Boston’s AAA Rating Affirmed

The City announced that both Standard and Poor’s Rating Service and Moody’s Investor’s Services have affirmed Boston’s AAA bond rating, the highest possible credit rating a City can receive.

Both agencies cited the City’s sound fiscal management under Mayor Walsh’s leadership and the strong and growing local economy.

“These top credit ratings are a testament to the strong fiscal management that we have implemented to strengthen our city now, and for the long term,” said Mayor Walsh. “We will continue to make smart fiscal decisions that will allow our neighborhoods, schools and local economy to thrive.”

Read the Moody’s Rating Report, “The AAA rating reflects Boston’s sound fiscal management of a stable financial position and the city’s substantial and economically diverse tax base bolstered by strong government, health care and higher education sectors.”

“We consider Boston’s economy very strong,” read the Standard and Poor’s rating report. “Boston is the 21st-largest city in the nation and the economic hub of New England. The city is the state capital and center for government-related activities. In addition, its economic strengths include world-renowned bio medical research capabilities, a large and broad-based high-tech and life science sector, and a substantial financial services sector. Supporting these strengths are a well-educated workforce and world-class higher education and academic medical centers, both within the city and surrounding area.”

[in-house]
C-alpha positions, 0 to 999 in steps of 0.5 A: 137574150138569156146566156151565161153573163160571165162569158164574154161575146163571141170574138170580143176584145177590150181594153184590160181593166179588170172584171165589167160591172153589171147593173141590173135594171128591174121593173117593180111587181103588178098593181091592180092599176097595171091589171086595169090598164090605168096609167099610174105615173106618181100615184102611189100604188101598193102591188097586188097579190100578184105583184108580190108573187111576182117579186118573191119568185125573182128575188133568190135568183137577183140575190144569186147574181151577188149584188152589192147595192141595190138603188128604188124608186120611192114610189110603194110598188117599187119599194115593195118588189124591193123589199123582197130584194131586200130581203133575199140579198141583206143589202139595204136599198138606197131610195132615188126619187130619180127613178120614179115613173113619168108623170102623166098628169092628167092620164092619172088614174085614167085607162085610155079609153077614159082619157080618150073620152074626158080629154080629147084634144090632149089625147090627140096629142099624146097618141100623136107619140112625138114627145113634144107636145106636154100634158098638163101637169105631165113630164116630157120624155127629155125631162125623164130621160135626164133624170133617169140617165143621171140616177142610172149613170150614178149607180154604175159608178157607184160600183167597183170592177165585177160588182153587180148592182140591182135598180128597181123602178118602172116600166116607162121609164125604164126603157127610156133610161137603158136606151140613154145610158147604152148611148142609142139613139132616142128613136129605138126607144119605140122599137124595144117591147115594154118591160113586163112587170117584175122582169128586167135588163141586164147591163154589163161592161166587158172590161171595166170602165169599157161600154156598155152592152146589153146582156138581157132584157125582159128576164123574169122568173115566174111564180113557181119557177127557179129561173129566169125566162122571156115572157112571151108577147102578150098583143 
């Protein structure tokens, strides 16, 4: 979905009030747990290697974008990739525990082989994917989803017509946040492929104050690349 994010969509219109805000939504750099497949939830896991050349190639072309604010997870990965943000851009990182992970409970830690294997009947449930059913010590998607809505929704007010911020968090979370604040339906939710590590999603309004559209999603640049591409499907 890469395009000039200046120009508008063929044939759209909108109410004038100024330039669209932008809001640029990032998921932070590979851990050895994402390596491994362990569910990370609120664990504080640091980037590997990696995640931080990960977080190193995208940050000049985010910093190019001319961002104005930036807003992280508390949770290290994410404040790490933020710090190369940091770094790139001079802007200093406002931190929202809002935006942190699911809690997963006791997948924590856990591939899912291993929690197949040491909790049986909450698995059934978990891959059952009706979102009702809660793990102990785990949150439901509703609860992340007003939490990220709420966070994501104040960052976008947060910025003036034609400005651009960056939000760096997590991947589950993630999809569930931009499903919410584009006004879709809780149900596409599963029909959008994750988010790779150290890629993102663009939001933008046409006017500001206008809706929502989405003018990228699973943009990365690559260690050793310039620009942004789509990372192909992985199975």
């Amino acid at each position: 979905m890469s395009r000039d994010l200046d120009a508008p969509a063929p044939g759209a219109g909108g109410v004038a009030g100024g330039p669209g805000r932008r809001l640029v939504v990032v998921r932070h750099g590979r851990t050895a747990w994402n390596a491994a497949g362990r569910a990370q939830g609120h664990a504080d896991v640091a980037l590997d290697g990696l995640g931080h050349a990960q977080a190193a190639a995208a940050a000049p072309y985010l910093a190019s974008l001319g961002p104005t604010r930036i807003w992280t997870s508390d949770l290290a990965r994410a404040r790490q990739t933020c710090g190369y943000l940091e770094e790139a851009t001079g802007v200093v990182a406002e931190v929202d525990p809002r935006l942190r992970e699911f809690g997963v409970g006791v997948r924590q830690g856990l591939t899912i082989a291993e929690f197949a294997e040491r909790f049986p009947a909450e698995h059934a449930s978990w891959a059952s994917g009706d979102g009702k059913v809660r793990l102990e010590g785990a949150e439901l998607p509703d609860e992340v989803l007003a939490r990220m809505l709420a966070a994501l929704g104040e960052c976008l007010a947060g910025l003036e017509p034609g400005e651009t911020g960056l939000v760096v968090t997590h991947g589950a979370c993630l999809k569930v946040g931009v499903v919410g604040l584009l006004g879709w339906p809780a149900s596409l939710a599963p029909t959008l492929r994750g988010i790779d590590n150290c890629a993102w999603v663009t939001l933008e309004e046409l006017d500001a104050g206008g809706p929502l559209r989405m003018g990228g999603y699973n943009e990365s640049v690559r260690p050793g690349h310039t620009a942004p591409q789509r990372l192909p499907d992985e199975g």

Additional factors for the favorable rating include:

The city is the center of economic activity for New England and boasts a substantial tax base of over $109 billion;

Local unemployment below the national average at 4.5 percent;

272 projects in the pipeline at the Boston Redevelopment Authority, totaling $23 billion in development costs;

Projected per capital effective buying income at 126 percent of the national level;

Strong budgetary flexibility with 2015 audited available reserves in excess of 20 percent of general fund expenditures and no plans to materially draw them down;

Property taxes account for 63 percent of revenue, and collections are strong and stable;

Assessed values increased 10.9 percent, the largest since 2007, attributable to 12 percent residential growth and 8.8 percent commercial growth.

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